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  • “These People”: On Sebastian Baumgarten’s Don Giovanni
  • Julia Sirmons (bio)
  • Opernhaus Zürich

  • Production premiere: May 26, 2013

  • Conductor: Robin Ticciati (May 26, 29);

  • Fabio Luisi (June 1, 4, 7, 9, 14, 20, 22, 25, 27)

  • Producer: Sebastian Baumgarten

  • Stage Design: Barbara Ehnes

  • Costumes: Tabea Braun

  • Lighting: Franck Evin

  • Video design: Chris Kondek

  • Chorus master: Jürg Hämmerli

  • Dramaturgy: Werner Hintze

  • Orchestra: Orchestra La Scintilla

  • Don Giovanni: Peter Mattei

  • Donna Anna: Marina Rebeka

  • Don Ottavio: Pavol Breslik

  • Commendatore: Rafal Siwek

  • Donna Elvira: Julia Kleiter (May 26, June 1, 4, 7, 9, 14, 20, 22, 25, 27); Malin Hartelius (May 29)

  • Leporello: Ruben Drole

  • Zerlina: Anna Goryachova

  • Masetto: Erik Anstine

“Who are these people?” Jonathan Miller asked of the characters in Don Giovanni.1 Surely a director must pose this question of any opera text, but in the Mozart–Da Ponte operas, the answers prove especially tricky and endlessly debatable. Their characters are seeming contradictions: they are so vibrant, so fully and recognizably human, and Mozart’s music is often praised for its singularly expressive psychology. But their behavior is also riddled with mysteries, inconsistencies, and contradictions.

Of the three operas, Don Giovanni seems to be the most perplexing in this regard, its men and women most frequently dubbed sphinxlike and impenetrable. They are defined and united solely by their desire to bring Don Giovanni to justice. Beyond this they lack, in Miller’s words, “personalities” or a shared “social reality.”2 As for the punished rake himself, he’s completely devoid of both musical identity and “interiority,” a blank at the heart of his own opera.3

When we challenge the “interiority” of Mozart and Da Ponte’s characters, we are measuring them by novelistic metrics of developed character, such as consistent personality and transparent motivation.4 Criteria of this kind are incompatible with the fundamental themes of these opera texts; they overlook the attributes that have made them enduringly fascinating. If all three, each in their own way, concern the interplay of passion and reason, then any ostensible behavioral contradictions are no contradictions at all. Rather, they are completely credible responses to the powerful, tumultuous mysteries of desire and of other people. These characters reveal their humanity to us through such contradictions, not despite them. [End Page 368]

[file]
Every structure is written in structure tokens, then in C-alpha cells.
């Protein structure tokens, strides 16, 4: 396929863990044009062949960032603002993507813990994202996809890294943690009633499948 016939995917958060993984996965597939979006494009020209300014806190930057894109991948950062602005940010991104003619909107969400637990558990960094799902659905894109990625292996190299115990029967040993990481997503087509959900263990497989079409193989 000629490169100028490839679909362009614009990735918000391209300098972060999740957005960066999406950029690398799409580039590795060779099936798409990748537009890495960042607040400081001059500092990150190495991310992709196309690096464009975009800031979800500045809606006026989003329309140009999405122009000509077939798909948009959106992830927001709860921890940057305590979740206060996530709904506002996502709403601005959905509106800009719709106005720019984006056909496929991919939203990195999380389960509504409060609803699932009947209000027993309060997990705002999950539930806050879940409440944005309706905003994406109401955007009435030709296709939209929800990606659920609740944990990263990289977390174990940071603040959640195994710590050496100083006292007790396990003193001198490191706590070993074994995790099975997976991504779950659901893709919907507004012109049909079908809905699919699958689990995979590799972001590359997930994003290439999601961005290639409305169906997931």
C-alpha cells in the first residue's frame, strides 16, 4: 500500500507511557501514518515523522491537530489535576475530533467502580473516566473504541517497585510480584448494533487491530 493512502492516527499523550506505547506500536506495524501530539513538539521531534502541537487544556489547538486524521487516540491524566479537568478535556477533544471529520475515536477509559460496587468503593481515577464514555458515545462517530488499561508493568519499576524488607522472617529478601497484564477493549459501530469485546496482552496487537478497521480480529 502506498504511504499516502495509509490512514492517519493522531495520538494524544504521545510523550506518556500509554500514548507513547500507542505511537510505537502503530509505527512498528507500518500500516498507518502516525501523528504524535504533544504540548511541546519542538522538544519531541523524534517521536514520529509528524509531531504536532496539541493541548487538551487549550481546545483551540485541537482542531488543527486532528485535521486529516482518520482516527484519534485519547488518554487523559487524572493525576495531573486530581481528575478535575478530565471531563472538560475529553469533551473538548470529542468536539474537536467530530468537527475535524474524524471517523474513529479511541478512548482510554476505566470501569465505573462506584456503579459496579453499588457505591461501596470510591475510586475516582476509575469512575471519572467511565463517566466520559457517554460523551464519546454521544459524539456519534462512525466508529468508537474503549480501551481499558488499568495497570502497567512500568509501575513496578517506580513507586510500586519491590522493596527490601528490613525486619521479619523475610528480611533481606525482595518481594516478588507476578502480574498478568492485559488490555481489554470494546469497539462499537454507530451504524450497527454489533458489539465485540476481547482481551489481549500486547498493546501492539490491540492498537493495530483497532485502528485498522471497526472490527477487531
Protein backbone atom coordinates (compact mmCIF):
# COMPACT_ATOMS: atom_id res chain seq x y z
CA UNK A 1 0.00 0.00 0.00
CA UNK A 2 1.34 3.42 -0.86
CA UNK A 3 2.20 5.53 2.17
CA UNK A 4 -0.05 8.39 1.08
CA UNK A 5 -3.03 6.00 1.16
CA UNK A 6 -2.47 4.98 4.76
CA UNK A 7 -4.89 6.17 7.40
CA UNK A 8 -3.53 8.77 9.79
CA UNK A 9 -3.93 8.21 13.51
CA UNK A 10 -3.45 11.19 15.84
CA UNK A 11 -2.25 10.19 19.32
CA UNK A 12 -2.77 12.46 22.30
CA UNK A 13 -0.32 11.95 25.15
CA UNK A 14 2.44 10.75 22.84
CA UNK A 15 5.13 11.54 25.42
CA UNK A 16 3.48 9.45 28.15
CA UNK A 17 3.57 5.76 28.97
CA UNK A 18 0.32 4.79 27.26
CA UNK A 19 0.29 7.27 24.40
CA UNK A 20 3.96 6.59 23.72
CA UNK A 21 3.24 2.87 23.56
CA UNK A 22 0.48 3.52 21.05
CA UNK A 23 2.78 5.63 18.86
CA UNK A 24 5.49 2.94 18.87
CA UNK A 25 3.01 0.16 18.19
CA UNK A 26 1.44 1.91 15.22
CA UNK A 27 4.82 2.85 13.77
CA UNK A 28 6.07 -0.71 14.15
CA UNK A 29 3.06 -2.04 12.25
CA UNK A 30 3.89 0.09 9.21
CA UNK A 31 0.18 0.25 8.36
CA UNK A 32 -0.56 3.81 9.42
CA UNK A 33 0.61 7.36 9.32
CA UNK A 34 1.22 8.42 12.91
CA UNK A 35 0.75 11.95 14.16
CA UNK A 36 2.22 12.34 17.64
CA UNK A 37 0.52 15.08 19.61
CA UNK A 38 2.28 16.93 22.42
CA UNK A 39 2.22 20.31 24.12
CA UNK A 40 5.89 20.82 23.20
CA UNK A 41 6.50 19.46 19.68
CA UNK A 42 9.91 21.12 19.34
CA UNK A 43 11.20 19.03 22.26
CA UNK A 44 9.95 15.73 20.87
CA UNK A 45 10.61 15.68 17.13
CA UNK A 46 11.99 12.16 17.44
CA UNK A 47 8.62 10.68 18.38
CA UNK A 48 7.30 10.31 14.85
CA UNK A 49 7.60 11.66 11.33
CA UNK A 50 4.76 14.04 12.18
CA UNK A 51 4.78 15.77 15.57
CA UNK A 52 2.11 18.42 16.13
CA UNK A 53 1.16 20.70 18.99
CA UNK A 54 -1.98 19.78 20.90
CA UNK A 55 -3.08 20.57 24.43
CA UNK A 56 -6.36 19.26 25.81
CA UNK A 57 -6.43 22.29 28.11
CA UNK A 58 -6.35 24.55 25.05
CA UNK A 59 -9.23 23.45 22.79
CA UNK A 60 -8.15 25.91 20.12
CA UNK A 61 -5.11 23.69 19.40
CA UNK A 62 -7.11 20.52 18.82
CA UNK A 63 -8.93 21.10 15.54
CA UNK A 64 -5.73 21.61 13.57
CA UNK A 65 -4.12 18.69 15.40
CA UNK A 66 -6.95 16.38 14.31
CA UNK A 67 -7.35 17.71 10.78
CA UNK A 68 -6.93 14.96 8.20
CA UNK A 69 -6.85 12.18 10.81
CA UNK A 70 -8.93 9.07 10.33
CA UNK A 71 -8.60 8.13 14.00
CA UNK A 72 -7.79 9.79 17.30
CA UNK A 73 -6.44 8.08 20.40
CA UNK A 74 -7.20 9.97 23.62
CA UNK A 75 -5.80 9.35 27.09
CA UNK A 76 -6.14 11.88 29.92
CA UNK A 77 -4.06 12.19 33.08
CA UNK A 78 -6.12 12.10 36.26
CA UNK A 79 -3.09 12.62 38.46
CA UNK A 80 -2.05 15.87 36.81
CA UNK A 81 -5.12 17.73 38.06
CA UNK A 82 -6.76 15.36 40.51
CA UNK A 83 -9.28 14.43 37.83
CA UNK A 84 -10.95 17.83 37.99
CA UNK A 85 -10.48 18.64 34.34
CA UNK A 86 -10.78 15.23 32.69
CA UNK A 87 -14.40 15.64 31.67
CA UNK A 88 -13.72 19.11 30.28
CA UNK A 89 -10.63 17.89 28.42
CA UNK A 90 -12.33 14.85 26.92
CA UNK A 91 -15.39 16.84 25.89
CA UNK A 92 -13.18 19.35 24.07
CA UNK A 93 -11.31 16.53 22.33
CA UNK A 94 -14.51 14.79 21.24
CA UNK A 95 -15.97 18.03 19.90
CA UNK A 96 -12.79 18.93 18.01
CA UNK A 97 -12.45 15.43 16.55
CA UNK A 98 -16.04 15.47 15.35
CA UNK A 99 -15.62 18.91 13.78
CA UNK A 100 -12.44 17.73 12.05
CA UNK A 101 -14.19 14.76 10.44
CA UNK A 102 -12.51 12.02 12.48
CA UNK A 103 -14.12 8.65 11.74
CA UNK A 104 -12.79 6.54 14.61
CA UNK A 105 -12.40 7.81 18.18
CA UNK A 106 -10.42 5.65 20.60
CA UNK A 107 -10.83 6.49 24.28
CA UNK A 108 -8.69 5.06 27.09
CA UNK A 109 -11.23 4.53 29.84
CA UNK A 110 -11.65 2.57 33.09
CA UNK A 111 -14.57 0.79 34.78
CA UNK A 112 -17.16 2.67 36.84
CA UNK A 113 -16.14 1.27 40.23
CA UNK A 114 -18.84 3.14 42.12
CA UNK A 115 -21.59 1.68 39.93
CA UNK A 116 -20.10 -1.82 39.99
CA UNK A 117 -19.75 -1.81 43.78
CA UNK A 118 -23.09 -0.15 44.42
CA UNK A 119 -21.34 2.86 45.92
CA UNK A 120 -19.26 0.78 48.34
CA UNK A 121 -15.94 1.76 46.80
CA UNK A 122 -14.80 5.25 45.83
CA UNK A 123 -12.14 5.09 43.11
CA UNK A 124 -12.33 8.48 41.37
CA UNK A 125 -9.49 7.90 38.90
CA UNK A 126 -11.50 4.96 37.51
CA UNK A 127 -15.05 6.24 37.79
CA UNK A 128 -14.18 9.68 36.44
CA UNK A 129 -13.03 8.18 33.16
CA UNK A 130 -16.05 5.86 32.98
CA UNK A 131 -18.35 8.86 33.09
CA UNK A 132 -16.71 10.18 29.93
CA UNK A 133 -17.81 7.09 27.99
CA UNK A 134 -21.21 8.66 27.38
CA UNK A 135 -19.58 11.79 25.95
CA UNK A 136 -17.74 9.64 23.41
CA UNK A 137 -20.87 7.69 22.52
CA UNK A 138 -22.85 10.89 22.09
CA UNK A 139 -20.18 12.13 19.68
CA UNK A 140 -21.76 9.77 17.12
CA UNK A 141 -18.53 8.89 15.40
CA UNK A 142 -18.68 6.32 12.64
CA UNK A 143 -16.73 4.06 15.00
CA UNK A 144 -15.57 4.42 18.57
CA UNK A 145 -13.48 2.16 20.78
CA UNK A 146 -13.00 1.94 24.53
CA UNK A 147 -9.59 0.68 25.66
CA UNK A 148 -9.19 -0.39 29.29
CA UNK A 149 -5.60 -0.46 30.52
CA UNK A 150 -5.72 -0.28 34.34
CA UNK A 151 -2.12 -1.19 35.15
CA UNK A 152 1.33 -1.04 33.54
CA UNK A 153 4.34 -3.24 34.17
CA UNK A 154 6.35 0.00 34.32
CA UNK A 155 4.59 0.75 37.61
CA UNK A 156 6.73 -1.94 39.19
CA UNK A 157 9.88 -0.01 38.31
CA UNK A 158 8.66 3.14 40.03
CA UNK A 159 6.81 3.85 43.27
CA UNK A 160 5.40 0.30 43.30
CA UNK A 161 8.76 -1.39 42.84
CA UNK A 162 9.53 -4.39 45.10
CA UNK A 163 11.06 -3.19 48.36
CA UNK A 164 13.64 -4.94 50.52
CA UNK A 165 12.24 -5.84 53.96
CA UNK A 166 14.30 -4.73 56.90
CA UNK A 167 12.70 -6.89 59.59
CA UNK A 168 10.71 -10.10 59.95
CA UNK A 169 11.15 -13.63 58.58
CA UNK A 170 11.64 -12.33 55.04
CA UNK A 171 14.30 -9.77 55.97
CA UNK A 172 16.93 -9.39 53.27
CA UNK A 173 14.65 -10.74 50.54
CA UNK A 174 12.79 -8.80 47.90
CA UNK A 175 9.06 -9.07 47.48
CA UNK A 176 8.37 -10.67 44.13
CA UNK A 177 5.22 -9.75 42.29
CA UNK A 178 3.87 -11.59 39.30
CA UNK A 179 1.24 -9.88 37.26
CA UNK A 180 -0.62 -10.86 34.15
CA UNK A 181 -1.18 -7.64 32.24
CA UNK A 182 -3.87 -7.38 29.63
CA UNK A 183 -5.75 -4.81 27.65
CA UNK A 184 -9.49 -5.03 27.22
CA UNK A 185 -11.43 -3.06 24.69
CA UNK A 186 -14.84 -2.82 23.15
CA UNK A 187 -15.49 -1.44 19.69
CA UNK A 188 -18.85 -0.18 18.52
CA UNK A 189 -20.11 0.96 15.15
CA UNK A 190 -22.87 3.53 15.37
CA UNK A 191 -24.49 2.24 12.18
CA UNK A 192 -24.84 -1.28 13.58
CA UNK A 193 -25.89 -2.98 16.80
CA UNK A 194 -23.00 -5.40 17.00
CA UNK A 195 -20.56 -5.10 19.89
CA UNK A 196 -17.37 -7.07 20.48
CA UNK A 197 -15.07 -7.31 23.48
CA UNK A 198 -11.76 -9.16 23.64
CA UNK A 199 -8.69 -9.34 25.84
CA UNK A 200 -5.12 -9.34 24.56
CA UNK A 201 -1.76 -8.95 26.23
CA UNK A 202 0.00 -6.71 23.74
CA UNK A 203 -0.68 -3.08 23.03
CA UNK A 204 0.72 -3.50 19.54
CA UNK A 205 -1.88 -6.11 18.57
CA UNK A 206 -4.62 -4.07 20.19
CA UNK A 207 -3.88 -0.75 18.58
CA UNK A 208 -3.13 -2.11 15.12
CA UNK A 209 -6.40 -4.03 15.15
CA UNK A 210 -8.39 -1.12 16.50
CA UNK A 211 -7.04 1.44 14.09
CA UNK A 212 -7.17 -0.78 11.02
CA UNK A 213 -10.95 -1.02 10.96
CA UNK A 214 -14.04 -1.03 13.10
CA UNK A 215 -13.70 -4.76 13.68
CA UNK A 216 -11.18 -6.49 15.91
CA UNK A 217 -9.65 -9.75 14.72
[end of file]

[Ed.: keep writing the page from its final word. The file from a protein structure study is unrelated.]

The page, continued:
This is especially true of Don Giovanni, a text explicitly about the delights and torments of passion, seduction, and revenge. The abiding mystery of its characters is one of the central pleasures of the text, and numerous persuasive performance texts have posited wildly divergent answers to Miller’s question. Many of these address the concomitant mystery and familiarity of its characters via an innovative staging that illuminates or “solves” some element of the text. Such interpretations follow an “If . . . then . . .” causality. If, as in Claus Guth’s 2008 Salzburg production, Giovanni is shot in the gut during his duel with the Commendatore and stumbles painfully toward his demise throughout the rest of the work, then Leporello’s willingness to participate in his intrigues despite mounting calamity becomes instantly, heartrendingly clear. It’s all a pathetic, tender burlesque: feigned optimism to oblige a man near death, who can no longer seduce on his own. Thus a performance text can be completely novel and delightfully surprising, and at the same time feel precisely right, absolutely true to the facets of the characters that we know so intimately.

But if bold choices open some doors, they often shut others. If Guth’s moribund protagonist is oddly moving, he can never really move, and much of his fleetness and dashing élan is lost. Likewise, Dmitri Tcherniakov recasts the titular libertine as a shaggy, bumbling figure (like the librarian lothario of Alan Ayckbourn’s Norman Conquests, he’s a “gigolo trapped in a haystack”) who reconfigures his haute bourgeois family into a series of incestuous permutations through desperately earnest supplication. While Tcherniakov’s production—for the Festival d’Aix-en-Provence in 2010—continually proves the efficacy of this unconventional seduction through the strange and powerful responses it elicits, its vision of Giovanni is innovative but highly circumscribed, and it limits his range.

A director can also embrace the complexities of Don Giovanni’s...


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pp. 368-376
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